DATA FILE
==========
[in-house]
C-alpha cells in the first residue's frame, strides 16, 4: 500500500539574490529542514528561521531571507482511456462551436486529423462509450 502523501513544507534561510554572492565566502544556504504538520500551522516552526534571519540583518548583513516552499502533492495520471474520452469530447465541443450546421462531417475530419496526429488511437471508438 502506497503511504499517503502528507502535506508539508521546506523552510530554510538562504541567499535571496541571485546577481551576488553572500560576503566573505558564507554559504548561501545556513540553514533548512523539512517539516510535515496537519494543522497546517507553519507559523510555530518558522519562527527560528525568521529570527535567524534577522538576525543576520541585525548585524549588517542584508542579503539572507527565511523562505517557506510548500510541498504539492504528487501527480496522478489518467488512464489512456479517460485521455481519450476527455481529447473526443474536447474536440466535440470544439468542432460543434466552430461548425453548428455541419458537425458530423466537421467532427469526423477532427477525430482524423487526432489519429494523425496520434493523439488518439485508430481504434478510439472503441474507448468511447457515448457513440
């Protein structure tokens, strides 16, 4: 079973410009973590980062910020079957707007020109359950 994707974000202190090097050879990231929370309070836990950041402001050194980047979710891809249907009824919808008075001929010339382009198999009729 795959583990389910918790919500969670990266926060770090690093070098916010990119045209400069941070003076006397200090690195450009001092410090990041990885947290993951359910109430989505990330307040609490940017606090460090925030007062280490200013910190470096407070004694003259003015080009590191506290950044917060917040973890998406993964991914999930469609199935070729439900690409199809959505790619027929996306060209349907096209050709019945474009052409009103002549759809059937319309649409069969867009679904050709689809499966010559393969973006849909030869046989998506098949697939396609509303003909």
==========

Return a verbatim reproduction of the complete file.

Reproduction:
[in-house]
C-alpha cells in the first residue's frame, strides 16, 4: 500500500539574490529542514528561521531571507482511456462551436486529423462509450 502523501513544507534561510554572492565566502544556504504538520500551522516552526534571519540583518548583513516552499502533492495520471474520452469530447465541443450546421462531417475530419496526429488511437471508438 502506497503511504499517503502528507502535506508539508521546506523552510530554510538562504541567499535571496541571485546577481551576488553572500560576503566573505558564507554559504548561501545556513540553514533548512523539512517539516510535515496537519494543522497546517507553519507559523510555530518558522519562527527560528525568521529570527535567524534577522538576525543576520541585525548585524549588517542584508542579503539572507527565511523562505517557506510548500510541498504539492504528487501527480496522478489518467488512464489512456479517460485521455481519450476527455481529447473526443474536447474536440466535440470544439468542432460543434466552430461548425453548428455541419458537425458530423466537421467532427469526423477532427477525430482524423487526432489519429494523425496520434493523439488518439485508430481504434478510439472503441474507448468511447457515448457513440
């Protein structure tokens, strides 16, 4: 079973410009973590980062910020079957707007020109359950 994707974000202190090097050879990231929370309070836990950041402001050194980047979710891809249907009824919808008075001929010339382009198999009729 795959583990389910918790919500969670990266926060770090690093070098916010990119045209400069941070003076006397200090690195450009001092410090990041990885947290993951359910109430989505990330307040609490940017606090460090925030007062280490200013910190470096407070004694003259003015080009590191506290950044917060917040973890998406993964991914999930469609199935070729439900690409199809959505790619027929996306060209349907096209050709019945474009052409009103002549759809059937319309649409069969867009679904050709689809499966010559393969973006849909030869046989998506098949697939396609509303003909």